TOTEM FOREST PRODUCTS INC et al v. T & D TIMBER PRODUCTS LLC
ORDER ON PLAINTIFFS MOTION FOR A TEMPORARY RESTRAINING ORDER granting 4 Motion for TRO; granting 4 Motion for Preliminary Injunction By JUDGE JON D. LEVY. (akr)
UNITED STATES DISTRICT COURT
DISTRICT OF MAINE
TOTEM FOREST PRODUCTS,
INC., & TOTEM STEEL
T & D TIMBER PRODUCTS, LLC, )
ORDER ON PLAINTIFF’S MOTION FOR A TEMPORARY RESTRAINING
This matter comes before the Court on the motion of Totem Forest Products,
Inc. and Totem Steel International, Inc. (collectively “Plaintiffs”) for a Temporary
Restraining Order (ECF No. 4) (“Motion”).
I. FACTUAL BACKGROUND
Plaintiffs’ Motion and supporting documents establish that the Plaintiffs
purchased 6,124 8” x 4’ x 16’ timber crane mats (“Mats”) from the Defendant pursuant
to a course of dealing that commenced in early December 2015. The purchases were
documented by a written purchase agreement, purchase orders and written terms
and conditions of sale. The Defendant confirmed the Plaintiffs’ purchase of the Mats
through invoices which were sent to the Plaintiffs for payment after delivery of the
Mats. Under the purchase agreement, and the terms and conditions of sale, the
Defendant agreed to a bailment whereby it would store the Mats for the Plaintiffs
and keep the Mats segregated from other materials on the Defendants’ property. The
Defendant agreed to load out the Mats for shipment to the Plaintiffs’ customers when
directed by the Plaintiffs.
On November 30, 2016, the Plaintiffs’ director of operations visited the
Defendants’ business location in Biddeford. At that visit, the Defendants’ president
pointed out over 4,200 Mats as the Plaintiffs’ inventory which were segregated from
the Defendant’s other materials at the Biddeford location. On December 9, 2016, the
Defendants’ president confirmed that the inventory of Mats belonging to the
Plaintiffs was at locations in Biddeford, Jefferson, Lyman and Lincoln as of December
5, 2016. The Plaintiffs made additional purchases of Mats in December 2016 to bring
the total to 6,214.
On February 1, 2017, the Defendant’s president informed the Plaintiffs’
director of operations that the Defendants’ business operations had been frozen by
the IRS. The Defendant has not allowed the Plaintiffs to inspect the Plaintiffs’
inventory of Mats, and has not made the Mats available for shipment to the Plaintiffs’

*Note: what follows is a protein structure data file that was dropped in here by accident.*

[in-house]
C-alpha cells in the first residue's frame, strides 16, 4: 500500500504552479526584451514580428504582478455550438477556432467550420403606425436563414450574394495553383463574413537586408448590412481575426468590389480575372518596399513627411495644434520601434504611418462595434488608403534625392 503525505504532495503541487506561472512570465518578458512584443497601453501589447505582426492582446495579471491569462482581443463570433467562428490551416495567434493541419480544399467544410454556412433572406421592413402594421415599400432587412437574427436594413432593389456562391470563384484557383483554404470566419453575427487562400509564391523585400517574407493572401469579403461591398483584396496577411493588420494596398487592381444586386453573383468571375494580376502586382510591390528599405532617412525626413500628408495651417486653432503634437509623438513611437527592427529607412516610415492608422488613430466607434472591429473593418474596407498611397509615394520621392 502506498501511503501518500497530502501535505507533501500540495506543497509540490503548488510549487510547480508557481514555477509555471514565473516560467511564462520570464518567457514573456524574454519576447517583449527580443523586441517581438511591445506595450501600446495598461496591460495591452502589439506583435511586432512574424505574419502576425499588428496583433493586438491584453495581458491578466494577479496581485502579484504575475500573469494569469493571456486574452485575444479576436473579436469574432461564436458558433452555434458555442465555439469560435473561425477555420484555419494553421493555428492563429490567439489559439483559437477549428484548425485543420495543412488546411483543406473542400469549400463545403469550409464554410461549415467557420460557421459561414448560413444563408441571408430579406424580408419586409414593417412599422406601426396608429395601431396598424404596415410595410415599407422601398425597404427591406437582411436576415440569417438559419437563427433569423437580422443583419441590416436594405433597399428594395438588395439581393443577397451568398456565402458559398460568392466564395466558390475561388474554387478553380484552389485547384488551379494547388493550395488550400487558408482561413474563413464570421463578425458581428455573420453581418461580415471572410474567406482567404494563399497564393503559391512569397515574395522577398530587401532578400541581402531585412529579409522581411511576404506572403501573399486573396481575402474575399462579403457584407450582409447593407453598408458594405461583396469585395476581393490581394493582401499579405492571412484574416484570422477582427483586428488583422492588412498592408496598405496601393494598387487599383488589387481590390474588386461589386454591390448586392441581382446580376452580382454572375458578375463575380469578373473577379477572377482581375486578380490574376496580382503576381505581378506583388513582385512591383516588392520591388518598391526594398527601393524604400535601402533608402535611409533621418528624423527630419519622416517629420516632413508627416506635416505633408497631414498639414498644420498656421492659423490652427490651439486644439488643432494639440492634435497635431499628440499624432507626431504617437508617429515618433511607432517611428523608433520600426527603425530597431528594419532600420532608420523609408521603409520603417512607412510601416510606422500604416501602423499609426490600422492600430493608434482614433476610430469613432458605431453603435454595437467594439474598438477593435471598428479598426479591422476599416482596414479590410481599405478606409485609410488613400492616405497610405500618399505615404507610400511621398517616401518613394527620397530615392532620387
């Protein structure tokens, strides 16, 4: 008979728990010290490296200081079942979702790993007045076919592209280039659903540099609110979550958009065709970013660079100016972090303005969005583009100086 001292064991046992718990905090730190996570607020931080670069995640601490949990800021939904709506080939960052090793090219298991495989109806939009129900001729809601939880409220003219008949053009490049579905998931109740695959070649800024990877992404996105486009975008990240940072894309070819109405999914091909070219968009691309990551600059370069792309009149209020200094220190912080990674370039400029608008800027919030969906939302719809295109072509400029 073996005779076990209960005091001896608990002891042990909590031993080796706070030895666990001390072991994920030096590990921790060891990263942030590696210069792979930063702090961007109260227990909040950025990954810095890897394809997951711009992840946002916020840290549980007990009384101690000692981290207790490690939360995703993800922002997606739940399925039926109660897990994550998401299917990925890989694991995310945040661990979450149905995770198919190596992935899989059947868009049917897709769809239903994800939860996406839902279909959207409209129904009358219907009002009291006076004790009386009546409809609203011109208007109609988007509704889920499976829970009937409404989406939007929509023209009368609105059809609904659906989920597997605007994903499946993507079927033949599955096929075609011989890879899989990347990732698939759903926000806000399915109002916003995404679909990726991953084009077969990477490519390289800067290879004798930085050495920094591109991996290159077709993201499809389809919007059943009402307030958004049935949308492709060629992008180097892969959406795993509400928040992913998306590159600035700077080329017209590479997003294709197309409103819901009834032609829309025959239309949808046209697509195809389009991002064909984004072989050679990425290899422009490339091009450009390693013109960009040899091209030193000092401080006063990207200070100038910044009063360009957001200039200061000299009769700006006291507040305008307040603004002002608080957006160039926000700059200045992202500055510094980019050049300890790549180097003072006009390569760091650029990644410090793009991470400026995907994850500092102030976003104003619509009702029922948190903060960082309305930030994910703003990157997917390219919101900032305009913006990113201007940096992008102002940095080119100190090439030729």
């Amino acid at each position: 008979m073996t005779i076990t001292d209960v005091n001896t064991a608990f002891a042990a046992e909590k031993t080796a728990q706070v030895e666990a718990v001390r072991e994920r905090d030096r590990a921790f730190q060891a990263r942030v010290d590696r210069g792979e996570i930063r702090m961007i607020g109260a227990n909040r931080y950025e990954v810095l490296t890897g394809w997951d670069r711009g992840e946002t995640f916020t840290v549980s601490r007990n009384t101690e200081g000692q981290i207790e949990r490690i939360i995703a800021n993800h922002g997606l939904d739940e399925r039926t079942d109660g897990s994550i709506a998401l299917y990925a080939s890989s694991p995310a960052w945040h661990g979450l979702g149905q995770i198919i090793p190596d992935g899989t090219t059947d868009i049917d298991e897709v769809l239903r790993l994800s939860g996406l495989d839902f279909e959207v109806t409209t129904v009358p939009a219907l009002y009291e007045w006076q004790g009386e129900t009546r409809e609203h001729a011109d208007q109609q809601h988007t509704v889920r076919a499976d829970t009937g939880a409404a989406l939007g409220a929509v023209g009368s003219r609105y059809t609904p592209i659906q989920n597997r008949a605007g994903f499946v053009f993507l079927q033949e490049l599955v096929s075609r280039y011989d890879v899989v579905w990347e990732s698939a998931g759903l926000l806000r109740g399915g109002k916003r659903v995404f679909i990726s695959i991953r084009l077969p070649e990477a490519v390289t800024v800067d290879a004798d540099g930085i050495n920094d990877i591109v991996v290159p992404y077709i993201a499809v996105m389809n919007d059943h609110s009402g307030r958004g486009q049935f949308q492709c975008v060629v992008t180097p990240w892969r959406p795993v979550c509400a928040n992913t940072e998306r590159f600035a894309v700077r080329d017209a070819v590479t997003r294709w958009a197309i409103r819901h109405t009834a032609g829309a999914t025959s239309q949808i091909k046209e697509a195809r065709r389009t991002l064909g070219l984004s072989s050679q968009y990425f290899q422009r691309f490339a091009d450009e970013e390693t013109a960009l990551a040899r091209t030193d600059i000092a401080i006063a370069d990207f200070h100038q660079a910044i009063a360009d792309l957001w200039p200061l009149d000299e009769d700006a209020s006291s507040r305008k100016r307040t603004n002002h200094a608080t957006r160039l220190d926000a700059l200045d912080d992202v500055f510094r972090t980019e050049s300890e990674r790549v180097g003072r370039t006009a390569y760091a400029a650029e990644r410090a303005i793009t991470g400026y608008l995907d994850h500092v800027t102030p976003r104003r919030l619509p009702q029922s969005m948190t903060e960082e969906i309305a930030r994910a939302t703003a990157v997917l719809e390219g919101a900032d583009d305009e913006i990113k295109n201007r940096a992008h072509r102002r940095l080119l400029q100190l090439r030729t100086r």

customers since that time. On February 13, 2017, the Defendant notified the
Plaintiffs that the Defendant was in the process of filing for bankruptcy protection.
On February 14, 2017, the Plaintiffs’ director of operations flew in from Portland,
Oregon to inspect the Plaintiffs’ Mats, but was refused access to the Defendants’
facility in Lyman. He then drove to Biddeford, and observed from the street that the
Mats which were identified to him on November 30, 2016 had been relocated.
The Plaintiffs filed their complaint on February 23, 2017 together with its
motion for a temporary restraining order, supported by the Declaration of Trevor
Sarazin. Notice of the Plaintiffs’ Motion was provided to the Defendant’s registered
II. LEGAL ANALYSIS
In considering a request for a temporary restraining order, the court must
determine: “(1) the movant’s likelihood of success on the merits; (2) whether and to
what extent the movant would suffer irreparable harm if the request were rejected;
(3) the balance of hardships between the parties; and (4) any effect that the injunction
or its denial would have on the public interest.” Wicked Good Charcoal, Inc. v. RanchT, LLC, 2015 U.S. Dist. LEXIS 173255, at *2-3 (D. Me. Dec. 30, 2015) (quoting DiazCarrasquillo v. Garcia-Padilla, 750 F.3d 7, 10 (1st Cir. 2014)).
Likelihood of Success on the Merits
I conclude at this preliminary stage that the Plaintiffs have established a
likelihood of success on the merits related to the Plaintiffs’ breach of contract,
conversion and trespass to personal property claims. The Plaintiffs purchased the
Mats from the Defendant pursuant to written agreements whereby the Defendant
also agreed to store the Mats for the Plaintiffs separately from other materials until